And then Wright unintentionally sums up the sad reality of the inanity illicited from Share’s question:  “You don’t do much.” And when Share pushes for a longer or better response, Wright adds “Every state has a poet laureate—snore—so you might as well have one for the whole shebang. It’s been fabulous. I mean, people bow to me as I go down the street.”  And you pump it all up by describing the response as “wry disregard for the position’s pomp,” as if somehow Wright in a position of pomp was not pompous, but rather noncoformist.  Insane!  How do you guys get away with it?  Both you and Share should have instead asked why so many Americans knee-jerk open wide and swallow the crap and actually “bow” to it?  In fact, why doesn’t Wright have the intelligence to wonder about that… and openly?  As for the laureateship, you note he simply said:  “What does it mean? You’re loved. What’s better than that?”  Well, I (and hopefully others who think for themselves) sure as hell do NOT love that embarrassing suckup.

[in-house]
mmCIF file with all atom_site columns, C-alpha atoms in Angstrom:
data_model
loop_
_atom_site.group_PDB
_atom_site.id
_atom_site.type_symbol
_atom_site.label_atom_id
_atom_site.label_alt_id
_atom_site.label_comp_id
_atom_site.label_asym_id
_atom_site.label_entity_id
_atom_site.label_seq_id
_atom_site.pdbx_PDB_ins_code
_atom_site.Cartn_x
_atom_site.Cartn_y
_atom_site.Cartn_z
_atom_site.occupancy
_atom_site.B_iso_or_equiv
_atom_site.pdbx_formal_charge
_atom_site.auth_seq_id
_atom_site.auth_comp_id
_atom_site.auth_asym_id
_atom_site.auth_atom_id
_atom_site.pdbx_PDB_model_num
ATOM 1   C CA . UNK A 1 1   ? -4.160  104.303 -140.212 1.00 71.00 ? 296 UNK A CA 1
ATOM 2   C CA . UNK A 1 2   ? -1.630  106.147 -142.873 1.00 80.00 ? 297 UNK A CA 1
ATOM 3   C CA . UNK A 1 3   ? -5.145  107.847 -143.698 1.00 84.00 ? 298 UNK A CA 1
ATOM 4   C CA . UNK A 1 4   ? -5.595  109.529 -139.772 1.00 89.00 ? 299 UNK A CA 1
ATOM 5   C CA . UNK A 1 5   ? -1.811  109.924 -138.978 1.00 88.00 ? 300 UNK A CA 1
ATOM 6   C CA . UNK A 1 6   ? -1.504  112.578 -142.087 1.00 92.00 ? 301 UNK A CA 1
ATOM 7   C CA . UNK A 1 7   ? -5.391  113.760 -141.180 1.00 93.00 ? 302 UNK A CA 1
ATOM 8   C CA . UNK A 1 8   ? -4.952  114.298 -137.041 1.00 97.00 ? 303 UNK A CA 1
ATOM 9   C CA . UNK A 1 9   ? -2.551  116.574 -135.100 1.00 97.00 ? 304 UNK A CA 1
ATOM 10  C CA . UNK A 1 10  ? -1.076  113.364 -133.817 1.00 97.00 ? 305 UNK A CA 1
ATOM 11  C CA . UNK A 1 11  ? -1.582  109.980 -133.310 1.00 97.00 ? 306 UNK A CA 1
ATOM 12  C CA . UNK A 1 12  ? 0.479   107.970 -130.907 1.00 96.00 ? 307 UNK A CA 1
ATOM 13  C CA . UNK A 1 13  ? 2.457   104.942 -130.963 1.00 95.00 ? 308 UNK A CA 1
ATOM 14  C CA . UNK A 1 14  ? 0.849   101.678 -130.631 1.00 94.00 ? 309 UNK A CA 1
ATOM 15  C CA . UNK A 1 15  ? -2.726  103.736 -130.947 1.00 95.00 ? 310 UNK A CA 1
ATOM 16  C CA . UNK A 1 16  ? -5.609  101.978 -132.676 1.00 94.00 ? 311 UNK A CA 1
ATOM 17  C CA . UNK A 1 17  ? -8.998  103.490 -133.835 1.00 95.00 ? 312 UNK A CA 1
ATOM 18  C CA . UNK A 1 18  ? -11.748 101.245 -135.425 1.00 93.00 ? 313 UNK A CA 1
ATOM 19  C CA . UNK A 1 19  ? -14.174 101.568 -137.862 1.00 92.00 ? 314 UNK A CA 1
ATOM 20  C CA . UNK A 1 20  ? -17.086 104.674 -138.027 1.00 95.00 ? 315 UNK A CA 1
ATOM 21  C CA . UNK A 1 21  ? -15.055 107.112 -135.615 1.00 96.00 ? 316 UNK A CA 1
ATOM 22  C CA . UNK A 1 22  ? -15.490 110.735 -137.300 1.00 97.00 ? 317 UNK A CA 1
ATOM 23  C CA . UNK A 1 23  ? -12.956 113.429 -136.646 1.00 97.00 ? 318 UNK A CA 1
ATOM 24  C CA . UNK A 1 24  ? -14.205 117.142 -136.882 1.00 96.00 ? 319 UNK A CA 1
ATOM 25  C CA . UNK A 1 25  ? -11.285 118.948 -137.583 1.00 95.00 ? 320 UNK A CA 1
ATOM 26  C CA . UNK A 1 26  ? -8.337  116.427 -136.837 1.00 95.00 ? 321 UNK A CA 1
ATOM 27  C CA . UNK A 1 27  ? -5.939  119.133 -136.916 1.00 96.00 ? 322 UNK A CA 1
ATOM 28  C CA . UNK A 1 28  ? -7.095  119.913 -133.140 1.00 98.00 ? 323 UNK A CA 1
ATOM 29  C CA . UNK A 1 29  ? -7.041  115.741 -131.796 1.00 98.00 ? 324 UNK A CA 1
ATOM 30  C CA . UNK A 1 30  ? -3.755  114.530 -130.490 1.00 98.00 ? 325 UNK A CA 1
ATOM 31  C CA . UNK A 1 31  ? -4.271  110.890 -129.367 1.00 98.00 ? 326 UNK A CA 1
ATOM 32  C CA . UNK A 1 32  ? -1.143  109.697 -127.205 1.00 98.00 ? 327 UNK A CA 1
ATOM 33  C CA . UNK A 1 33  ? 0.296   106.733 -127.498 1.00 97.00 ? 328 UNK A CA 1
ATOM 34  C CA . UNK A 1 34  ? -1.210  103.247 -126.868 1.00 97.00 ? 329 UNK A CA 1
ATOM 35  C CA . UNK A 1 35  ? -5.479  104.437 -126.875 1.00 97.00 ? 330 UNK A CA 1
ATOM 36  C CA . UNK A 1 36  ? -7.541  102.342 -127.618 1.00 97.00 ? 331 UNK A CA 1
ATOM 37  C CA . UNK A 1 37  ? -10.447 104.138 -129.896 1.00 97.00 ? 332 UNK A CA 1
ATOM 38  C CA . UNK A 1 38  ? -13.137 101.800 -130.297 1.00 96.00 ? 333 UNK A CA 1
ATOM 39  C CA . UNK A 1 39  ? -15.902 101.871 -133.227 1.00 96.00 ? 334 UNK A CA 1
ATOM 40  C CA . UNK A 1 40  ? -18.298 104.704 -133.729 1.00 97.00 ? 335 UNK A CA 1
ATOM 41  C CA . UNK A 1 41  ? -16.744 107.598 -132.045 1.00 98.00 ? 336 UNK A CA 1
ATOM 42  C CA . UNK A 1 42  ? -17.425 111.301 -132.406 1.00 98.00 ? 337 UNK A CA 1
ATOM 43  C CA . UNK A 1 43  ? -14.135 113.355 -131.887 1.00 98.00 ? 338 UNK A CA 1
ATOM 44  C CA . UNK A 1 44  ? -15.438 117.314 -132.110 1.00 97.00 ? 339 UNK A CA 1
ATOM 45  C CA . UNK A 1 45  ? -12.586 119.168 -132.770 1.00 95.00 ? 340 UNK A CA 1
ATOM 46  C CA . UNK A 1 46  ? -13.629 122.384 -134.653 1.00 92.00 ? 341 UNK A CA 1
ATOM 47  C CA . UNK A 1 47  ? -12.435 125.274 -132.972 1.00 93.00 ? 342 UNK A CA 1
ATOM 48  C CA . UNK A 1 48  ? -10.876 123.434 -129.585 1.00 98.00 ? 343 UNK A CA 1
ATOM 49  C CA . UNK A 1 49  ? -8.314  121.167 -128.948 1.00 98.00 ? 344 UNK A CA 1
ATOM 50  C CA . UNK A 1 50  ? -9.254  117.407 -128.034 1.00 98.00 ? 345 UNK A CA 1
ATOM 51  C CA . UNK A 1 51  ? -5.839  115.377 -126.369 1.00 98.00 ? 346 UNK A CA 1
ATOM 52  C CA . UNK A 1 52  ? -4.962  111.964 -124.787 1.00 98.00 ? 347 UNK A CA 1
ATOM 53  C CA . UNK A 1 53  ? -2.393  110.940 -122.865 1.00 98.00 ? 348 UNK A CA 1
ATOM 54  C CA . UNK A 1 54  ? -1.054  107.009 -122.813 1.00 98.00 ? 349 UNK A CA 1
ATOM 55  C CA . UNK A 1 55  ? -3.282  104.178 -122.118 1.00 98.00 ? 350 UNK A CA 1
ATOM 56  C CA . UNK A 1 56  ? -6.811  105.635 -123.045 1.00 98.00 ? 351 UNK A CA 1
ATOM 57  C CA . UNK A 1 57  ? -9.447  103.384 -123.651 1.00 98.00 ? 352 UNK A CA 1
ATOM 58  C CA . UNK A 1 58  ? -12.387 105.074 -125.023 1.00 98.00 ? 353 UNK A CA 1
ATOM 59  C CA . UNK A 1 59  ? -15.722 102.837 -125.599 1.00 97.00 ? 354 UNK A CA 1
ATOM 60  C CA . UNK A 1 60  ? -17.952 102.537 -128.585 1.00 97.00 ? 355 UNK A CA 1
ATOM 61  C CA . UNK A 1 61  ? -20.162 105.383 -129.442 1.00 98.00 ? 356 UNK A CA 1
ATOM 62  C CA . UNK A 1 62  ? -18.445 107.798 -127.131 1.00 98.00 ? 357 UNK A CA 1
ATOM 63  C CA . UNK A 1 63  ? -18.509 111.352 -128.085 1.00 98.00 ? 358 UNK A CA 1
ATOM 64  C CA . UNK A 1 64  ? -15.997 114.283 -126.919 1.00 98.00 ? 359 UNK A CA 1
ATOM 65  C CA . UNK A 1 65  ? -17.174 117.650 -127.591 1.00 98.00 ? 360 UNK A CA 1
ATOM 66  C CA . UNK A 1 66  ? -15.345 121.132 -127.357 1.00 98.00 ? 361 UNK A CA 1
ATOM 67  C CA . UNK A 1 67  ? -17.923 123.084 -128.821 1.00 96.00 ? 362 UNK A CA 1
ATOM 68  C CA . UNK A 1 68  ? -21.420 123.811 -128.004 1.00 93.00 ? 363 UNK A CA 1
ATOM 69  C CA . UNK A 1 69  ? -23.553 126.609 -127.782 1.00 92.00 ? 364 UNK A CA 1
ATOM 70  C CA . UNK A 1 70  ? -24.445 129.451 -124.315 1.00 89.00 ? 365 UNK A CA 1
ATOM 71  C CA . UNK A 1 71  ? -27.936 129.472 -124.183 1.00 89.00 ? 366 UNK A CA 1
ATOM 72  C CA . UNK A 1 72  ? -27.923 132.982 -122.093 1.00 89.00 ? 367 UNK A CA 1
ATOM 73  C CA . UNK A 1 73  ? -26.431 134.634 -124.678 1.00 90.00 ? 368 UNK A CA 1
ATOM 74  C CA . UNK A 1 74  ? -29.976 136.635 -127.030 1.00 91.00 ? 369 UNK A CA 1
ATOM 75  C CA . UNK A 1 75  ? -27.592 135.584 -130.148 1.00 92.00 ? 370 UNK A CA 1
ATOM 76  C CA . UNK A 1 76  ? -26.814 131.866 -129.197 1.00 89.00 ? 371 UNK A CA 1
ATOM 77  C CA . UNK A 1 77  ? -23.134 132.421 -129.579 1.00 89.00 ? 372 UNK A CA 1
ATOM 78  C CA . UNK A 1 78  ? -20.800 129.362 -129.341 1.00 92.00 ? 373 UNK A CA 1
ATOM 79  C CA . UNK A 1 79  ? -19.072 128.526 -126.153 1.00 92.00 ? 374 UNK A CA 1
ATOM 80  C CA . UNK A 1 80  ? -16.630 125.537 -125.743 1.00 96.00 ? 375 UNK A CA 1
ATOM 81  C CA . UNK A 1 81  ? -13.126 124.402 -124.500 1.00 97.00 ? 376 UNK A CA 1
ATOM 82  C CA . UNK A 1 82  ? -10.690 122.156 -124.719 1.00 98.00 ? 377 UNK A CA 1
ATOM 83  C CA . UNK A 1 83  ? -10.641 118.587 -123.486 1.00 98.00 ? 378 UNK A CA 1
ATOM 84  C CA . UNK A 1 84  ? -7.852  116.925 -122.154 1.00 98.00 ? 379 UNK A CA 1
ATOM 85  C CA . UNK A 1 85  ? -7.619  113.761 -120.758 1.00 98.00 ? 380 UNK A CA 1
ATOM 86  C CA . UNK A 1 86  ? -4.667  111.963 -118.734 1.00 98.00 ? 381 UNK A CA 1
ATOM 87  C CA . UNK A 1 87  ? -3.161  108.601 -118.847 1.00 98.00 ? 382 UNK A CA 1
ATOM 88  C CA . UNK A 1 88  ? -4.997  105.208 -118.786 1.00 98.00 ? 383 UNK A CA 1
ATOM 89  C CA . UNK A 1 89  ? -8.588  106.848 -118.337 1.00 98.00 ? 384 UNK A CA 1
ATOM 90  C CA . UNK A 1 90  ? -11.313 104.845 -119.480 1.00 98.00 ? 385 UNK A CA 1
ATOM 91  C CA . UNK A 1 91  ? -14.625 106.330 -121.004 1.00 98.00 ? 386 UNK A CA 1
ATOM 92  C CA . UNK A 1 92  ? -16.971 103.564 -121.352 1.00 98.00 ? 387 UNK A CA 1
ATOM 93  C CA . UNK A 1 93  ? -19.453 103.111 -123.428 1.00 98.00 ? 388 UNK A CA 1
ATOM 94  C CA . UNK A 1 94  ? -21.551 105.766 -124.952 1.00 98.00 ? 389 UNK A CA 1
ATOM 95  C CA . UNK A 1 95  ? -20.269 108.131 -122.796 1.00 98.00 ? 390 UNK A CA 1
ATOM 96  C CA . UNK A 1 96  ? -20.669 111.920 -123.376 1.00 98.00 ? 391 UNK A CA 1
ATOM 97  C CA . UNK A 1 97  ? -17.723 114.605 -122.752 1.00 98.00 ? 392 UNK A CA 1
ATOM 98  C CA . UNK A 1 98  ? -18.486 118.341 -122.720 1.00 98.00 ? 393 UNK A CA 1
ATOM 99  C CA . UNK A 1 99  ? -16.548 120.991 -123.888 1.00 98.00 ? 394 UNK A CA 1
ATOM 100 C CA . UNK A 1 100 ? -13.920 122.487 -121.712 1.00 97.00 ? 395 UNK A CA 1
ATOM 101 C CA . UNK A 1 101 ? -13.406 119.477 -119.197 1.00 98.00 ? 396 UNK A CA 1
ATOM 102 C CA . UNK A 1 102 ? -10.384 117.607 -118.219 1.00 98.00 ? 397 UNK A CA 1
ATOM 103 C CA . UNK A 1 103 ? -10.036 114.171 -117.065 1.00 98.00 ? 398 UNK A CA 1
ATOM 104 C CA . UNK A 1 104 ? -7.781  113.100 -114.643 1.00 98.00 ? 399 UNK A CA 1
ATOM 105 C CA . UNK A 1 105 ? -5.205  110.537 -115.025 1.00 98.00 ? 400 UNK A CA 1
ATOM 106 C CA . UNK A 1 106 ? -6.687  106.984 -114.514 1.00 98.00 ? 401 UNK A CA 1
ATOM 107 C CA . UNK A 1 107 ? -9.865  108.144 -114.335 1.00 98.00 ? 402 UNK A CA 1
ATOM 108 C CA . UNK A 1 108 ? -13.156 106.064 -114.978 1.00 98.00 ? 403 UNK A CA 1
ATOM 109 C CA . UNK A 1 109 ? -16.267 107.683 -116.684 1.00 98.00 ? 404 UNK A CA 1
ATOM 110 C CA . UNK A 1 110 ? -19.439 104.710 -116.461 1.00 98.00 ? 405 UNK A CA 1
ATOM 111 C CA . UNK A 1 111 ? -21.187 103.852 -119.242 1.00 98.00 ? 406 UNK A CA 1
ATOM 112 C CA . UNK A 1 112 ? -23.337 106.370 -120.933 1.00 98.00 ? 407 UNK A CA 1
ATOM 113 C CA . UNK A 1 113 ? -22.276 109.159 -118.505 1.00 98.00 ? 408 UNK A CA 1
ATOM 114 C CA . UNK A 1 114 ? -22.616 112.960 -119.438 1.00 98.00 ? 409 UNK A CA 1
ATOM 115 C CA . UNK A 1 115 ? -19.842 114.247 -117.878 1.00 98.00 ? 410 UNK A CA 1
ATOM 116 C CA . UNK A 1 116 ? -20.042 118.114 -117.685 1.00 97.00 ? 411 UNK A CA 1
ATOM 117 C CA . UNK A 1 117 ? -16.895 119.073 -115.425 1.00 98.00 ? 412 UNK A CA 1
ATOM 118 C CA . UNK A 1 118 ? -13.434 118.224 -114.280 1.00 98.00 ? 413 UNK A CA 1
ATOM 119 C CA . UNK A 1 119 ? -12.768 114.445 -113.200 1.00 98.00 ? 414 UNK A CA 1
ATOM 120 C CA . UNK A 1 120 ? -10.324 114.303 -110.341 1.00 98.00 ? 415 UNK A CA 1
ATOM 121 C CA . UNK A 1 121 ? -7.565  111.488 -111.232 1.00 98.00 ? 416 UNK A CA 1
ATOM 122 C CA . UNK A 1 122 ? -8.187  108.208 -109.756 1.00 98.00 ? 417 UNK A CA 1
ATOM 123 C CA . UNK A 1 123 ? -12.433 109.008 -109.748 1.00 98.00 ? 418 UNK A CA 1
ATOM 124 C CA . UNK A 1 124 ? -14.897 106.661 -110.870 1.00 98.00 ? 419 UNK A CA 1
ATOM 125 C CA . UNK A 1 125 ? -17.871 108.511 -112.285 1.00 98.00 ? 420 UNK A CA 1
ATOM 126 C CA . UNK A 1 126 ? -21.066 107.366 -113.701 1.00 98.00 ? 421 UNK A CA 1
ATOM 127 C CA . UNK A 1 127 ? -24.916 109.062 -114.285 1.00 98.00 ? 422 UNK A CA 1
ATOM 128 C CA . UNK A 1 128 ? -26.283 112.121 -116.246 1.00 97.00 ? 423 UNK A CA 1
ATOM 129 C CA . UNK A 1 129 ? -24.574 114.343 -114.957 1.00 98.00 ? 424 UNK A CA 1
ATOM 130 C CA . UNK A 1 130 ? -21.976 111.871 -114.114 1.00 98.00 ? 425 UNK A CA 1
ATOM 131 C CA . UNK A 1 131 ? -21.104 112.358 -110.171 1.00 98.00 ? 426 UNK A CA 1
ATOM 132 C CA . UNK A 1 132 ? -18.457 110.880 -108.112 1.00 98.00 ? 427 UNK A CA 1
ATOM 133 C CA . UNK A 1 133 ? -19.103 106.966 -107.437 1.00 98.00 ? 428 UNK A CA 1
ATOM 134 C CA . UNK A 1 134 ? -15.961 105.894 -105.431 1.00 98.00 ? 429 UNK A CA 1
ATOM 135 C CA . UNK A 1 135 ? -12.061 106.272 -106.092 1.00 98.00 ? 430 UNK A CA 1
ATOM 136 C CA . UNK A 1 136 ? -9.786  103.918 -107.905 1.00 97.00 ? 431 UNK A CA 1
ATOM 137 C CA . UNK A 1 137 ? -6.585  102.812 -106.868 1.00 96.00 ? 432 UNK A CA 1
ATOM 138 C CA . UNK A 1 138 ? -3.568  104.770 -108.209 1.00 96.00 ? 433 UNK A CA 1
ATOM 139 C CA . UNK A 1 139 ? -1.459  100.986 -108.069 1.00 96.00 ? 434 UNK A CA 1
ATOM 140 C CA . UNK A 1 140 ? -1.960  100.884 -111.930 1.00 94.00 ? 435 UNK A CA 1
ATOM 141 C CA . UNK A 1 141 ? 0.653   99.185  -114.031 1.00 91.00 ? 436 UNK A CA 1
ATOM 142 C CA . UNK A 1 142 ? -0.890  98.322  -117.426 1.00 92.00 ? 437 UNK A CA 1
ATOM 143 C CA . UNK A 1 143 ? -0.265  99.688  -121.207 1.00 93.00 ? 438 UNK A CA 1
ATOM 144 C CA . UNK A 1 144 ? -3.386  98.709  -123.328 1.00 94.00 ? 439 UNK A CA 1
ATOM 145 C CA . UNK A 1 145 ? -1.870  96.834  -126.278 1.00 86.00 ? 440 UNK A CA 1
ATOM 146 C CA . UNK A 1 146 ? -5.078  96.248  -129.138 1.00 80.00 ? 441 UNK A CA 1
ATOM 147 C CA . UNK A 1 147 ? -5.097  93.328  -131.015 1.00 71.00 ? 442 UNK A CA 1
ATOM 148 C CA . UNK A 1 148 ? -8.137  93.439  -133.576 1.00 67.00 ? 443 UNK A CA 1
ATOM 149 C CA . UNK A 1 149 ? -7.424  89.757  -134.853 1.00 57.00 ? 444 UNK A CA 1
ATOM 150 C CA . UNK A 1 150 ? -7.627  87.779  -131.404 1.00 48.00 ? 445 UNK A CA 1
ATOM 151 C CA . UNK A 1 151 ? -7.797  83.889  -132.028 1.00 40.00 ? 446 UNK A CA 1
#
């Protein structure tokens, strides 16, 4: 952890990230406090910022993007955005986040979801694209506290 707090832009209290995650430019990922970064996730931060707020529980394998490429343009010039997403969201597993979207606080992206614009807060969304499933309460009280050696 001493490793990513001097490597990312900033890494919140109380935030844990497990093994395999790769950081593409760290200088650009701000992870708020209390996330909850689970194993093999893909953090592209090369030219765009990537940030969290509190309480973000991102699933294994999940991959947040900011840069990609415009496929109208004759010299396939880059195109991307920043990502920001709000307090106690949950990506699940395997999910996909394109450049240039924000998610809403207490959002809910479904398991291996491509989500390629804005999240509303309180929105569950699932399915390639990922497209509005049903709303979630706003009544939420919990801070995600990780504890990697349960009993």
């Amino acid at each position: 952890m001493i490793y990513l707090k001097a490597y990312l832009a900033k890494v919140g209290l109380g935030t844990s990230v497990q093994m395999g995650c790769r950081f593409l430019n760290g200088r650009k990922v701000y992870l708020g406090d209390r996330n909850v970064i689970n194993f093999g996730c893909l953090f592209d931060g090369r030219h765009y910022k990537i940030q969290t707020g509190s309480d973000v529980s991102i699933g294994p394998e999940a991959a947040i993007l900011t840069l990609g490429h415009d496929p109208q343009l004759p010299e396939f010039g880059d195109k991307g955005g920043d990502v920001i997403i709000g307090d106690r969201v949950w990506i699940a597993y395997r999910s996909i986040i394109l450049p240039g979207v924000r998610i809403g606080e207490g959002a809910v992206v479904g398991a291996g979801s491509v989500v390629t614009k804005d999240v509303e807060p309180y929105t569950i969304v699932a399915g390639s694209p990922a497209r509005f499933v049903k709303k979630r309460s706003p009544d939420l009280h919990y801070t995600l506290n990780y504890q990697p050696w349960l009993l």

And how to explain Wright’s blather about his writing “private kind of poetry,” while climbing right to the top of the ladder of public kind of poetry and public recognition—anything but private?  Ah, a little self-slap on the back explains it:  “But the best of private poetry eventually becomes public knowledge.”  Yes, I see.  Sure, that makes sense.  What wisdom!  
Finally, at least Simic got it right when asked where poetry will likely be in 50 years:  “It probably won’t change at all: ‘I’m all alone; nobody loves me; it’s always raining.’”  Ah, again what wisdom!  And then Wright’s response to it:  “I’ve written that!”  And to top it all off, your conclusion:  “Two jokers, two brilliant poets.”  Ah, the hackneyed term “brilliant” to describe less than brilliant academic poetasters!  How original! But you did at least hit the bull’s eye with “jokers” as in court jesters… of the U. S. Congress.